Busch died June 27, 1975. Keene filed a writ petition in the California Supreme Court to establish his eligibility to be appointed DA. (He had done the same thing in 1970 but before the high court could act, the supervisors appointed Busch.) The 1975 bid failed in the state’s top tribunal; the petition was denied on July 23. Determined, Keene filed a federal action. He sought a temporary restraining order blocking an appointment before his challenges to the state constitutional provision could be considered. The Long Beach Independent Press-Telegram’s edition of Sept. 4 reports on an action the previous day:

“In dismissing Keene’s action, U.S. Judge Warren Ferguson termed the suit ‘utterly frivolous.’ ”

Keene opted in 1976 not to run. He now explains:

“I thought it would be too much to undertake and I was leery of my chances of success.”

Van de Kamp was “the better candidate” when compared to Bugliosi, he comments, hailing the incumbent’s “intellect” and “his abilities,” and characterizing Bugliosi as a “showboat.”

He points out that Bugliosi appeared in his courtroom in the Manson case. Keene was the first judge in that case, eventually acquiescing to a pre-trial challenge by Manson, resulting in the case being lobbed into the courtroom of Judge Charles Older (since deceased).

“I didn’t have that high an opinion of Bugliosi,” Keene says, elaborating: “I watched him in court.”

•George V. Denny III, Beverly Hills private practitioner. Denny, who had been a deputy district attorney from 1959-62, was one of the unsuccessful applicants for appointment to the post by supervisors in 1975.

In the early part of 1976, newspaper accounts lent him the image of a serious contender for election. At the end, he was lumped in with other minor candidates. When votes were tallied, he came in last in a field of six contenders.

Nonetheless, Denny might have had some impact on the election. It could be that his blasts at Bugliosi—a foe with whom he had engaged in litigation—cost the erstwhile celebrity prosecutor votes.

His allegations were that:

—Bugliosi gave a woman with whom he had been having an affair $450 after she told him she was pregnant, the money to be used for an abortion. He learned that she  had lied, broke into her apartment on June 25, 1975, and beat her up.

—Bugliosi used his position as deputy district attorney to obtain the unlisted phone number of his former milkman and harassed him and his wife over a three-month period, finally paying them $12,500 as “hush money.”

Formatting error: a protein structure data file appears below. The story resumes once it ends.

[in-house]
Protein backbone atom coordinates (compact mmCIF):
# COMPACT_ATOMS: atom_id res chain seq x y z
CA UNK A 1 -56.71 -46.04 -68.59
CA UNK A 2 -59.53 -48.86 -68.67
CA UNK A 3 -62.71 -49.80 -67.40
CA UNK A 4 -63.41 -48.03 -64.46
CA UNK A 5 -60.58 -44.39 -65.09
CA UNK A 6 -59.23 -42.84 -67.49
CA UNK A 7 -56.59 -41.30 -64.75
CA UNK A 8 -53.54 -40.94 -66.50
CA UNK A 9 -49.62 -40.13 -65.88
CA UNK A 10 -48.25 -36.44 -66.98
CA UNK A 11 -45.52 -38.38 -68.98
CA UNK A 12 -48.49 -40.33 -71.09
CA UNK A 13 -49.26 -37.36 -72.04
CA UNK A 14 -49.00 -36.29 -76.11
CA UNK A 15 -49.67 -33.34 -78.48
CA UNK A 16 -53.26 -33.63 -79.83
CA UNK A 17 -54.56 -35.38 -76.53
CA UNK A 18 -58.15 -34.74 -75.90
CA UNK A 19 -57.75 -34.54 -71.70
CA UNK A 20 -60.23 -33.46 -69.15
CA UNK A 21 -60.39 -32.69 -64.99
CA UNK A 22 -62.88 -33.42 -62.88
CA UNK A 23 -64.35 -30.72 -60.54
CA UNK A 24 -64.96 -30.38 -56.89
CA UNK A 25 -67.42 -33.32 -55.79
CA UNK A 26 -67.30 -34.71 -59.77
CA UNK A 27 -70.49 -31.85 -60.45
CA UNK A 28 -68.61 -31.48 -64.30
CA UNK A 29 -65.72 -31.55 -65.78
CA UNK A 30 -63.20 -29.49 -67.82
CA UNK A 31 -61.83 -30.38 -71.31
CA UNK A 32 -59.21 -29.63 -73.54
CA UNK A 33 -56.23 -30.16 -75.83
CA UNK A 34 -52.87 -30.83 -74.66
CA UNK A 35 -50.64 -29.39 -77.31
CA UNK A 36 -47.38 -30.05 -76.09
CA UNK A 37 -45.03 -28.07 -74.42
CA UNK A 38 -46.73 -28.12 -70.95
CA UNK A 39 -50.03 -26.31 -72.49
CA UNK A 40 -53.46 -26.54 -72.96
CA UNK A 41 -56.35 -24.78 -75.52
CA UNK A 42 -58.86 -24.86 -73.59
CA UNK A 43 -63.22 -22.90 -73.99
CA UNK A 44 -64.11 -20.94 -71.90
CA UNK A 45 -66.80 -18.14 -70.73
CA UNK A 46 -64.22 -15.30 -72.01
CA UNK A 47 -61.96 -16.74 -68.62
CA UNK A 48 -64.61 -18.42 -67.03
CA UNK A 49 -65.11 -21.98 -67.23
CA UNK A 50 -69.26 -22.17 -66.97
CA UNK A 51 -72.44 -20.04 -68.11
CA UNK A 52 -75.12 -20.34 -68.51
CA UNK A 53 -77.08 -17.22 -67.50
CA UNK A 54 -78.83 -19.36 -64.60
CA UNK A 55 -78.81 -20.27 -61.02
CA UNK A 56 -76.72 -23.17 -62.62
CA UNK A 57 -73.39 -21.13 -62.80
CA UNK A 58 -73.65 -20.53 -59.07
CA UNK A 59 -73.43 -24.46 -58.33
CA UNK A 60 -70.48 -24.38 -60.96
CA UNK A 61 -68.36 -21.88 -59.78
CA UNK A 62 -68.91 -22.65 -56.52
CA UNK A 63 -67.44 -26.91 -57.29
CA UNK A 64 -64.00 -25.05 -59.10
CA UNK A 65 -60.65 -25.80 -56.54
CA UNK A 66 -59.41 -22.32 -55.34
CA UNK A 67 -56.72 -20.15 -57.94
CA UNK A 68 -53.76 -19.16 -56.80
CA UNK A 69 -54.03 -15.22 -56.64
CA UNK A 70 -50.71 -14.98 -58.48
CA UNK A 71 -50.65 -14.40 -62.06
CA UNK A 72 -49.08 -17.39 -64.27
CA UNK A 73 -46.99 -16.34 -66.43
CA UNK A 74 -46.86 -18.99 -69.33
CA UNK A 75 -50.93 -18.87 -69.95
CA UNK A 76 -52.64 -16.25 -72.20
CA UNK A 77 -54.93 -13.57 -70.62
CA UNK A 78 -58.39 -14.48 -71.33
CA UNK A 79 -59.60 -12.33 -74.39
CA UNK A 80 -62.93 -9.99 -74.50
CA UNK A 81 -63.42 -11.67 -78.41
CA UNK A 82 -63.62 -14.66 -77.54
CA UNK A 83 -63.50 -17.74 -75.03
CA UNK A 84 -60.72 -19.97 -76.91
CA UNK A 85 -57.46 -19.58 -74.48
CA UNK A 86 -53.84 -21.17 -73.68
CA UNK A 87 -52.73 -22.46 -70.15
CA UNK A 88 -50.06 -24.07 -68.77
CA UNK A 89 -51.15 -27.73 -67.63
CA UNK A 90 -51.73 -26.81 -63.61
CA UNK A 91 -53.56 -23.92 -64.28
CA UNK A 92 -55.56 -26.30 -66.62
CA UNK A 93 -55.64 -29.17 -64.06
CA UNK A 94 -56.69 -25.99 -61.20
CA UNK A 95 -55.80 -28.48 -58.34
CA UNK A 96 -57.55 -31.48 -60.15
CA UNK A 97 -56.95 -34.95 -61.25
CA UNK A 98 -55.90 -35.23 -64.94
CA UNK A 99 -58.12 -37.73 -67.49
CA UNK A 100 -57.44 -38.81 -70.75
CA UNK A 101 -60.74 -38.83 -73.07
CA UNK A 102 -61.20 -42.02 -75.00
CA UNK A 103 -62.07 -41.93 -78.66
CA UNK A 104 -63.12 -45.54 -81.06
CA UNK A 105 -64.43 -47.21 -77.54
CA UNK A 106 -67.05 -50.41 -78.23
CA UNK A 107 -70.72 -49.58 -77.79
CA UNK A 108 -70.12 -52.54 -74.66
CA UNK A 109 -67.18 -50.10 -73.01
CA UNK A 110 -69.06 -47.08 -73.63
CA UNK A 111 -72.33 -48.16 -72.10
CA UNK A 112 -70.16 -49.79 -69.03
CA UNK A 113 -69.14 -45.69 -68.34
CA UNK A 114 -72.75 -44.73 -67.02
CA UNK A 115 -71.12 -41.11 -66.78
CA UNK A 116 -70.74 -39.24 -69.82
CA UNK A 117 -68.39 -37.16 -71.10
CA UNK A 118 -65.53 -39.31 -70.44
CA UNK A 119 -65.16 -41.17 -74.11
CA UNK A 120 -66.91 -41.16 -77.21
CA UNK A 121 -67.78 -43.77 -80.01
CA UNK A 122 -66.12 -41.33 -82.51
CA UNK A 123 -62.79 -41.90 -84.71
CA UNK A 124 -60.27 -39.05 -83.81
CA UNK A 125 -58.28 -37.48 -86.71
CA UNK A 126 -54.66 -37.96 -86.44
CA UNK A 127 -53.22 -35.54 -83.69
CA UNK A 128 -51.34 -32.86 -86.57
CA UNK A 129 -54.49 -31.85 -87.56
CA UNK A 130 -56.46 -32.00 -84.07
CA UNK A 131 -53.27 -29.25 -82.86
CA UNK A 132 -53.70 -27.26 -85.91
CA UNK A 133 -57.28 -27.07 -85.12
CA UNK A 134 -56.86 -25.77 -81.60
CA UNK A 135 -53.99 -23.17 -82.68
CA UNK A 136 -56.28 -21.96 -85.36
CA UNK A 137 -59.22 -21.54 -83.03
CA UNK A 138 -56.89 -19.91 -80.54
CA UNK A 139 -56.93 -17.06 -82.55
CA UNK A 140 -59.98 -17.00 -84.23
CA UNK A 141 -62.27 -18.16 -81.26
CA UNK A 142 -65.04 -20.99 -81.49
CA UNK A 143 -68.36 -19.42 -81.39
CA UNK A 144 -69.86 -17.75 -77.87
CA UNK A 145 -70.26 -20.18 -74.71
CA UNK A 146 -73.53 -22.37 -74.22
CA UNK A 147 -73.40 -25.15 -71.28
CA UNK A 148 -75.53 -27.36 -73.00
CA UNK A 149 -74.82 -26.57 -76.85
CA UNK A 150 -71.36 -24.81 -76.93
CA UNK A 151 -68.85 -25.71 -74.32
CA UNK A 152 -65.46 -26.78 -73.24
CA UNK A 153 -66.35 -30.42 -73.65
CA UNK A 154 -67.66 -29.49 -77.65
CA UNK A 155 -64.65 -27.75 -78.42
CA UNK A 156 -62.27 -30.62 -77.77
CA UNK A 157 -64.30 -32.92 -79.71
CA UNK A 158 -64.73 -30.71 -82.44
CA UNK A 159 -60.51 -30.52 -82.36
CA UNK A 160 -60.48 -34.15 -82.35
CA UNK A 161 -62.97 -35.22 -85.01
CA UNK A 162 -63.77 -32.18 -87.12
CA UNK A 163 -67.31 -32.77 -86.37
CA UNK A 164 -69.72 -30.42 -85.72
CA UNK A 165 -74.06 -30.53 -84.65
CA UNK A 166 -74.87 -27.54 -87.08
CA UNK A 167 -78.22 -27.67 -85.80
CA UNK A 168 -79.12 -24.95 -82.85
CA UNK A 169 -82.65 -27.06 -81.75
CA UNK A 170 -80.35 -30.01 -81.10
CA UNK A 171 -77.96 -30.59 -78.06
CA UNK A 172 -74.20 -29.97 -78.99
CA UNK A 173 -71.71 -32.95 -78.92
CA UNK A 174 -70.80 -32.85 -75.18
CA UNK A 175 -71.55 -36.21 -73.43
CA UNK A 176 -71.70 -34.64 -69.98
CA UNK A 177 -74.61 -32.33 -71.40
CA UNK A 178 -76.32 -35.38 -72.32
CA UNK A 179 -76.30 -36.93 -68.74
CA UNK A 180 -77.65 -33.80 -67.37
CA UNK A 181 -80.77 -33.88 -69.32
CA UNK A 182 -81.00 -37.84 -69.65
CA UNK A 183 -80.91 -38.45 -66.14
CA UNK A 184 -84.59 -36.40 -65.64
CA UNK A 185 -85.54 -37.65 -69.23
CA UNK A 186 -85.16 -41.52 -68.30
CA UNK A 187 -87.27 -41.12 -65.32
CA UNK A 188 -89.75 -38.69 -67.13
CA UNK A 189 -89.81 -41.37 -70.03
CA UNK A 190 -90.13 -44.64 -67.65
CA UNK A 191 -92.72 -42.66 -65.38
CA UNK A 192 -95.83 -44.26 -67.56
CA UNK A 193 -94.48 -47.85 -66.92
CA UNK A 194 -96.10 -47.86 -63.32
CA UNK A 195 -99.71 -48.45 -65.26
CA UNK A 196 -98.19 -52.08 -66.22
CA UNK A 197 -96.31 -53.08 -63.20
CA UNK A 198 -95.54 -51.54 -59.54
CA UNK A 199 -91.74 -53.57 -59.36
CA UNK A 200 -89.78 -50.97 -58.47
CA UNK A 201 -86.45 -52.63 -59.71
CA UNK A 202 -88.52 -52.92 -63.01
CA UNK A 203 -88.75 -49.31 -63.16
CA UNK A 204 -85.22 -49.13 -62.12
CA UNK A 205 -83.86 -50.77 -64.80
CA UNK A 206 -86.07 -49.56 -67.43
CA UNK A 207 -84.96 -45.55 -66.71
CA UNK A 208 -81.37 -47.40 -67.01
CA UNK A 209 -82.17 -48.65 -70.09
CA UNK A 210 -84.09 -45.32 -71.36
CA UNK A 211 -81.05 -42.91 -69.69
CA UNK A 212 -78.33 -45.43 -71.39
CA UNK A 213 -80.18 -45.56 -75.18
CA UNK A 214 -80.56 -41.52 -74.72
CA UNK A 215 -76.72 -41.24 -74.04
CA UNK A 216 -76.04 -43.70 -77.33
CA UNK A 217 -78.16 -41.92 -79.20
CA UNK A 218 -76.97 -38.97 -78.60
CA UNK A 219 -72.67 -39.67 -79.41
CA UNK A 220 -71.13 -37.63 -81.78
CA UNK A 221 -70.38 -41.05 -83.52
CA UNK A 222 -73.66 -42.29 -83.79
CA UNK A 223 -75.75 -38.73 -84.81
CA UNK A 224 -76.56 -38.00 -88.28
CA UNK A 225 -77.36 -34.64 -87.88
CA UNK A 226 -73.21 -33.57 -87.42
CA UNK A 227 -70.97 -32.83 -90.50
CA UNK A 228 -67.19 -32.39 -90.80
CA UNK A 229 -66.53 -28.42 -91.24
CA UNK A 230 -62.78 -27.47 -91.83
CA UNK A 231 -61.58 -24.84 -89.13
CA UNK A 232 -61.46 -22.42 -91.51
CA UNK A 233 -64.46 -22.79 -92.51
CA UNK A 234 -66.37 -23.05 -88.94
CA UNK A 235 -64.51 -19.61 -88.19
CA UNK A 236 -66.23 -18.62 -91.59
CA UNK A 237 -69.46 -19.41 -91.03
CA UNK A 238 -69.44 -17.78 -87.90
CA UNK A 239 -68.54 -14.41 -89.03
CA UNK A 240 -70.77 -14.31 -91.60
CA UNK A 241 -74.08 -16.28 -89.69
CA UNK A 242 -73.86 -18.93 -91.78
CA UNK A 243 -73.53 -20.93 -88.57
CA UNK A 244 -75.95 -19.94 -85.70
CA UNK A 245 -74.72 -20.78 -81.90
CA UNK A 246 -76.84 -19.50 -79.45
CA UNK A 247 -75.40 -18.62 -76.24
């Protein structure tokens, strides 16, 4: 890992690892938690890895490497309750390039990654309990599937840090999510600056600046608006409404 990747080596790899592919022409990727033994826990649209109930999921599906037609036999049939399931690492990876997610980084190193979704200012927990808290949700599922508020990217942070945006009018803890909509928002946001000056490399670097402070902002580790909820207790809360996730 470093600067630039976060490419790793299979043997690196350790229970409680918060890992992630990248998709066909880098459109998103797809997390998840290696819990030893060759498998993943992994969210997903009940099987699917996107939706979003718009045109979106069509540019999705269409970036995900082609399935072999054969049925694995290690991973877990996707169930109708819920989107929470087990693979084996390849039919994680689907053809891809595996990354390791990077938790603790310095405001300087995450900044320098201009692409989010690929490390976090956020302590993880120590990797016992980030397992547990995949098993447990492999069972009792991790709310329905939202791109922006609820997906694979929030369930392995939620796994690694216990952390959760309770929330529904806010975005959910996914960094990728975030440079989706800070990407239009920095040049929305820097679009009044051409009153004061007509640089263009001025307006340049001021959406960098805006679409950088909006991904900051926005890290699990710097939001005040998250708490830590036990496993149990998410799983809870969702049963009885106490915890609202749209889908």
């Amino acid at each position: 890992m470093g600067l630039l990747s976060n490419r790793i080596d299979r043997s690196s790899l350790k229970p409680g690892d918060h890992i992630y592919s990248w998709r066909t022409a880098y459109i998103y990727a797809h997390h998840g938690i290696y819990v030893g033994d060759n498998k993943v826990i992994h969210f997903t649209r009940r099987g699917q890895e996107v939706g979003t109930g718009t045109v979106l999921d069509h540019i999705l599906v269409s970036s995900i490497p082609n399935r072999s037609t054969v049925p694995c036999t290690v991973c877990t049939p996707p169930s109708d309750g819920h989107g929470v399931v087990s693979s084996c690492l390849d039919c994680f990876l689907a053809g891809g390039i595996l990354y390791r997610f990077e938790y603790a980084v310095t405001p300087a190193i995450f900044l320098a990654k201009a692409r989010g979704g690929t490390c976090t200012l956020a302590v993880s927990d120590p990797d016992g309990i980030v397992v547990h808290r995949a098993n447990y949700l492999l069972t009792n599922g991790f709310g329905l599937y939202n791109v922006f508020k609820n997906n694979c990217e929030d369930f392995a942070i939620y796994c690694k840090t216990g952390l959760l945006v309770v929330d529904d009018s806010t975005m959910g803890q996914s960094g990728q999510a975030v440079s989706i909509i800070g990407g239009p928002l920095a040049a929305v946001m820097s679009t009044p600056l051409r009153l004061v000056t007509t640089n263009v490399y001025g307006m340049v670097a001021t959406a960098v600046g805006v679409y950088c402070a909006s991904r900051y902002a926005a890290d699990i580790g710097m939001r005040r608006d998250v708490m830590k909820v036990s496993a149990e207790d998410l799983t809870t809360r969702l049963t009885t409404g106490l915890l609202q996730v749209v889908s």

The charges—which Denny also disseminated in 1972 when Bugliosi ran against Busch and in 1974 when he unsuccessfully sought the Democratic nomination for state attorney general—were denied by Bugliosi.

Denny went on to become president of the Criminal Courts Bar Assn. in 1985. He now lives in Texas.

The electorate in 1976 awarded votes as follows: Van de Kamp, 911,476; Bugliosi, 634,237; Deputy District Attorney Joseph Howard, 76,302; Deputy District Attorney Mildred Friedenberg, 69,110; Deputy Public Defender Christopher Smith, 41,894; and Denny, 26,553.

Next time: more about Bugliosi’s ill-fated campaign effort.

FOOTNOTE—Under a 1991 Court of Appeal opinion, the prohibition on appointment of a judge to a non-judicial post applies only to a judge who had been elected to a six-year term. The governor only appoints persons to fill vacancies, and “the tenure of an appointee cannot be deemed a ‘term’ within the meaning of the Constitution,” according to the opinion. Under its reasoning, Klein, elected in 1974, would not have been eligible for appointment as DA in 1975, nor would Keene, nor other state judges who had been mentioned as possible appointees but who had been elected to terms ending in 1978 or 1980. They included a past presiding judge, and future TV judge, Joseph. A. Wapner, as well as DiGiuseppe. Had thinking in 1975 coincided with that of the appeals court 16 years later, the board would have had the option of selecting William Ritzi, assistant district attorney under Younger, whose term as a Superior Court judge ended Jan. 5, 1976…provided, that is, that supervisors would have been willing to wait that long to put a new DA into office. Van de Kamp was appointed Oct. 9, 1975.